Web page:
ERIC Number: ED200046
Record Type: RIE
Publication Date: 1980-Sep
Reference Count: 0
The Other "Come" in Black English.
Spears, Arthur K.
In Black English (BE), in addition to the motion verb "come," there exists a modal-like "come" which expresses speaker indignation. This "come" is comparable to other modal-like forms, identical to motion verbs, which occur in Black and non-Black varieties of English, and which signal various degrees of disapproval. However, this usage of "come" occurs in BE only. It is of special interest that it occurs even in acrolectal varieties of BE, thus showing that the post-creole continuum in the United States differs from that in Guyana as described by Bickerton, who states that forms identical to forms in the base-language but which are functionally distinct do not occur in acrolectal varieties. The case for the grammaticalization of the mood, indignation, by usage of "come" is elaborated as is its relation to "gone," which is used to express disapproval. (Author/AMH)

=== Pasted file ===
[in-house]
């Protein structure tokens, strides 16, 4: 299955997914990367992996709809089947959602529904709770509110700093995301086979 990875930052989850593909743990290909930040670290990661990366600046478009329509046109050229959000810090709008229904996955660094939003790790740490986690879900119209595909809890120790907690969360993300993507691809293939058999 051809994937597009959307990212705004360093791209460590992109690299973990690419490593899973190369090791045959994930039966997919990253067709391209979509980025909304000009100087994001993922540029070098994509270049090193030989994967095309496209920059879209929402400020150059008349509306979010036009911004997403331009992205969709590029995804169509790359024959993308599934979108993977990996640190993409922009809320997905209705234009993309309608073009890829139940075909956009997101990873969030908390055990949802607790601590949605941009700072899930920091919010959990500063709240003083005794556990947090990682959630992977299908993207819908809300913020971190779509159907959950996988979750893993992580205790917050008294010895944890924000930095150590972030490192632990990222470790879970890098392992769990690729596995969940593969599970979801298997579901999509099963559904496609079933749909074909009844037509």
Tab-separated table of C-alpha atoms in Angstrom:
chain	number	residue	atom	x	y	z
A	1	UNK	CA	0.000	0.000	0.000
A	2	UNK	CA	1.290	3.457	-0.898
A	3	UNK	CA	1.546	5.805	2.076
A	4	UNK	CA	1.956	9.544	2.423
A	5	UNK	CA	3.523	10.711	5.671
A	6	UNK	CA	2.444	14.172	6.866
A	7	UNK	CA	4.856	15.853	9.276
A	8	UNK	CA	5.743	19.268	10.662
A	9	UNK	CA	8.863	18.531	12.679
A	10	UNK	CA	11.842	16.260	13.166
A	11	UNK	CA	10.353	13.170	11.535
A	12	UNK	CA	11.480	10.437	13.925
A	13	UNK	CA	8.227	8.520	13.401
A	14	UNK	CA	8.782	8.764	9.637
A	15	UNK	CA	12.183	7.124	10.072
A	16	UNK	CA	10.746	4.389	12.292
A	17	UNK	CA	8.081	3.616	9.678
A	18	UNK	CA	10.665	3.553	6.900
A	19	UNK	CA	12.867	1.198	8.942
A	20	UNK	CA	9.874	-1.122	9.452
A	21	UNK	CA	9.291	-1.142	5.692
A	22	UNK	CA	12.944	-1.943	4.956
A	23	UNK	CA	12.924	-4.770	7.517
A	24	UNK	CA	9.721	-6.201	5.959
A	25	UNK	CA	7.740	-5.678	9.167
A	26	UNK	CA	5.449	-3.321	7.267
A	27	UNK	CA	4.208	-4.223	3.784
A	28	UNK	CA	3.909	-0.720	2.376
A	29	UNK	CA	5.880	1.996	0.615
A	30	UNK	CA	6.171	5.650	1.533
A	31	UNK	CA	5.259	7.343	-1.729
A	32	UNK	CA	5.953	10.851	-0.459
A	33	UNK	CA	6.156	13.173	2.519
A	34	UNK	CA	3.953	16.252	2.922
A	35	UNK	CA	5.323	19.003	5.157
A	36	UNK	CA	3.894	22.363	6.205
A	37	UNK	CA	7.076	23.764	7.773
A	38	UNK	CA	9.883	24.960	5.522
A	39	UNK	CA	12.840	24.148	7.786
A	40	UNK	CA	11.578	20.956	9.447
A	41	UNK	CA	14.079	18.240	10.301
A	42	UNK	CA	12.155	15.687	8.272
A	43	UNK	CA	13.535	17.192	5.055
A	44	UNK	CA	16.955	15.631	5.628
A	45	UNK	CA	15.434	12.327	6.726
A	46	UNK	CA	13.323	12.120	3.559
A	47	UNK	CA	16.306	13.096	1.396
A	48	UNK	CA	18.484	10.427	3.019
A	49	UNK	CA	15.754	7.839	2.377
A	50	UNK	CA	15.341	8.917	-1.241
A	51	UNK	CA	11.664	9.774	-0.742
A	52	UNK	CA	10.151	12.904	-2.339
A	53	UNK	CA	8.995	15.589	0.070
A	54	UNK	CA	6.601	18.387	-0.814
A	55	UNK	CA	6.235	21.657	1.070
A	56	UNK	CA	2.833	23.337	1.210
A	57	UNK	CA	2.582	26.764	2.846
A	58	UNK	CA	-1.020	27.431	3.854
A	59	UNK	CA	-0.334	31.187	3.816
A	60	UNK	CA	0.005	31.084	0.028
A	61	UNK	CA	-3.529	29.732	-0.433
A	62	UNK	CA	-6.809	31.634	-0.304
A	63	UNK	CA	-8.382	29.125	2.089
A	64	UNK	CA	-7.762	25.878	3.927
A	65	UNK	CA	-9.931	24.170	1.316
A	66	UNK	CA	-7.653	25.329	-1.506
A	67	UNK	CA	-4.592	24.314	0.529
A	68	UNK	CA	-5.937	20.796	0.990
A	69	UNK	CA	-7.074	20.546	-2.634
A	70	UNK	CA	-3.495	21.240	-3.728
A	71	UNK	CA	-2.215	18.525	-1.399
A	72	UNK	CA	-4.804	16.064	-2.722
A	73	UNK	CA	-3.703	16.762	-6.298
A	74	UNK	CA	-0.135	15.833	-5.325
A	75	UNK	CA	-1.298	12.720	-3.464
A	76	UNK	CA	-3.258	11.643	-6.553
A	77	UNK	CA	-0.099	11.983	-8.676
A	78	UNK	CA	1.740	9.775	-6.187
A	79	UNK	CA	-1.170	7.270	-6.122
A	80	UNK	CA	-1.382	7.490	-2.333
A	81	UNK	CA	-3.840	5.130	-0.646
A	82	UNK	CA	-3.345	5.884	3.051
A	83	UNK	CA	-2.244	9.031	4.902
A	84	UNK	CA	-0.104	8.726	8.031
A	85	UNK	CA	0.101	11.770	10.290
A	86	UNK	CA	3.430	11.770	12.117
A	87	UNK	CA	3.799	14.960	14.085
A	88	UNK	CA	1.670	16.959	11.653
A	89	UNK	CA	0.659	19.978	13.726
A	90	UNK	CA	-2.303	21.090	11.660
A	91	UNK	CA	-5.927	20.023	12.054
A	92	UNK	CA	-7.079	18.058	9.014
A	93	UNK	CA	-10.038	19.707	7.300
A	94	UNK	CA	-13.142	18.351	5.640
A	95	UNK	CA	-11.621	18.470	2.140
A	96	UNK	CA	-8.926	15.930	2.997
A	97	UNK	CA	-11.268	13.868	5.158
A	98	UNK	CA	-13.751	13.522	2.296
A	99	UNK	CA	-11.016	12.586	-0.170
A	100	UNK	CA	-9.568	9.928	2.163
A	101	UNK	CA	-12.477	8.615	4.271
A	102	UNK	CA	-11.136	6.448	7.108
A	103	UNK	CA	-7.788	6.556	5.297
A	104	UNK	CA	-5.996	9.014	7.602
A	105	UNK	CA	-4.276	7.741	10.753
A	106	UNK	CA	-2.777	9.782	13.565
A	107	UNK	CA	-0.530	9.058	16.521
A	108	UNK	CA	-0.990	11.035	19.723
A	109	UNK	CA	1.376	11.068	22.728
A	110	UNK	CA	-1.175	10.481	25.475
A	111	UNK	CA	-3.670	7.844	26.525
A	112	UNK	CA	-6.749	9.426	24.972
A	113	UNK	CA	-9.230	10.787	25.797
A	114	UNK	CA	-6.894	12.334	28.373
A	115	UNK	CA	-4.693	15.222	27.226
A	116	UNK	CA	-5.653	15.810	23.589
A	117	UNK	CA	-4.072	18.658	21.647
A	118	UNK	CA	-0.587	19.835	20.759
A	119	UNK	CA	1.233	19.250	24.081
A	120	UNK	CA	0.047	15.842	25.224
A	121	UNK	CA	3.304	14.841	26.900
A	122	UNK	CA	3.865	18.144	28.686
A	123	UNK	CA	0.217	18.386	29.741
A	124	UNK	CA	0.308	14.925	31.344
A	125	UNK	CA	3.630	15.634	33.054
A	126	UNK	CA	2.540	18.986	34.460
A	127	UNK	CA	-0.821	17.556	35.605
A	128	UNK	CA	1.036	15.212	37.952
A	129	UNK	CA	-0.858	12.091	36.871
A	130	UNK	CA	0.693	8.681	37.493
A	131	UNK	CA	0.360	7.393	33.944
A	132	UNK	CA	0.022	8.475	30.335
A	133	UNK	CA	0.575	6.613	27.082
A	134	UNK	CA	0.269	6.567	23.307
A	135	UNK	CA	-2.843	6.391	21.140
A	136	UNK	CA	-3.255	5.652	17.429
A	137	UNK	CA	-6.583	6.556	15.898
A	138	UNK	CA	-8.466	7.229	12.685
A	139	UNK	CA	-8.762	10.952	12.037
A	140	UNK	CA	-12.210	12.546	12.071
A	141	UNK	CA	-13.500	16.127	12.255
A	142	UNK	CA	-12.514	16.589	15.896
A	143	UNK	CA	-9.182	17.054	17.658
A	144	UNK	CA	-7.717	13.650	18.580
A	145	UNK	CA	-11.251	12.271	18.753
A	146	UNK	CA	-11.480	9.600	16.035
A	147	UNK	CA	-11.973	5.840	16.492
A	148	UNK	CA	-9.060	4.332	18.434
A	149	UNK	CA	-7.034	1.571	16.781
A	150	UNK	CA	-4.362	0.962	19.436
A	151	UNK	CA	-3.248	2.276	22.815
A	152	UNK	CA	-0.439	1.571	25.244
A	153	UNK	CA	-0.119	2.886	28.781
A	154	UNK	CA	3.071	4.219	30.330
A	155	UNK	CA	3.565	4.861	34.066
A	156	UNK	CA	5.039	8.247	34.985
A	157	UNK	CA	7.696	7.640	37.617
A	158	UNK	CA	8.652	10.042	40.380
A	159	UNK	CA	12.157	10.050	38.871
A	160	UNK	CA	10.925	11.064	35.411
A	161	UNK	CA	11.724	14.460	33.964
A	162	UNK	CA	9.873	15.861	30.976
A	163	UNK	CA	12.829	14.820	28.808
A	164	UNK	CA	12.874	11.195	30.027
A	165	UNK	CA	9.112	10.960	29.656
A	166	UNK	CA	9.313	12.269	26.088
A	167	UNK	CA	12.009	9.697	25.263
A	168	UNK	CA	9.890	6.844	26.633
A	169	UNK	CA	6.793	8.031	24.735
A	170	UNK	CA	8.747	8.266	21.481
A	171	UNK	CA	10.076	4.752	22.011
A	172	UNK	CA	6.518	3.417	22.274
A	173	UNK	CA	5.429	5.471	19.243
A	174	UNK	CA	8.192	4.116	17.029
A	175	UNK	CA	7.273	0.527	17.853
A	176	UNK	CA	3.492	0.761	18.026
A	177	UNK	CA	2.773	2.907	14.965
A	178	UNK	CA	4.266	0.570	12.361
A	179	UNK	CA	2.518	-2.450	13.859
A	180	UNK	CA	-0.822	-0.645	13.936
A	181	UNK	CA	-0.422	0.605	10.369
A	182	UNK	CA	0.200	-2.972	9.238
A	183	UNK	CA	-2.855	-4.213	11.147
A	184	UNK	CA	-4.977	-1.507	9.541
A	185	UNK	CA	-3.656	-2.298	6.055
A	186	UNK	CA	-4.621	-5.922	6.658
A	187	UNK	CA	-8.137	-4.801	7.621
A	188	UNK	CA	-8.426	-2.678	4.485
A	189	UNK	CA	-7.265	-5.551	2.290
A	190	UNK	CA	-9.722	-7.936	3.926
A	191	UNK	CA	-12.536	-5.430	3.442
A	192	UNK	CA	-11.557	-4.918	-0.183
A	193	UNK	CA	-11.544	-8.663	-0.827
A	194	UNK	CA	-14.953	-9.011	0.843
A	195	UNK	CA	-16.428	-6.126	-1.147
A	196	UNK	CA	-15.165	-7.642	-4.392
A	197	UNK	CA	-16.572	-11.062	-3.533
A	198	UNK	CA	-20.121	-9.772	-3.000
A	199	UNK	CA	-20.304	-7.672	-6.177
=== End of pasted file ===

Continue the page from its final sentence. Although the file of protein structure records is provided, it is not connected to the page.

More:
Publication Type: Speeches/Meeting Papers; Opinion Papers
Education Level: N/A
Authoring Institution: Southwest Educational Development Lab., Austin, TX.
Identifiers: Modal Auxiliary Verbs
Note: In its Working Papers in Sociolinguistics, Number 77, p1-15, Sep 1980. Revised version of a paper presented at the Annual Meeting of the Linguistic Society of America (Los Angeles, CA, December 1979). Small print may not reproduce clearly.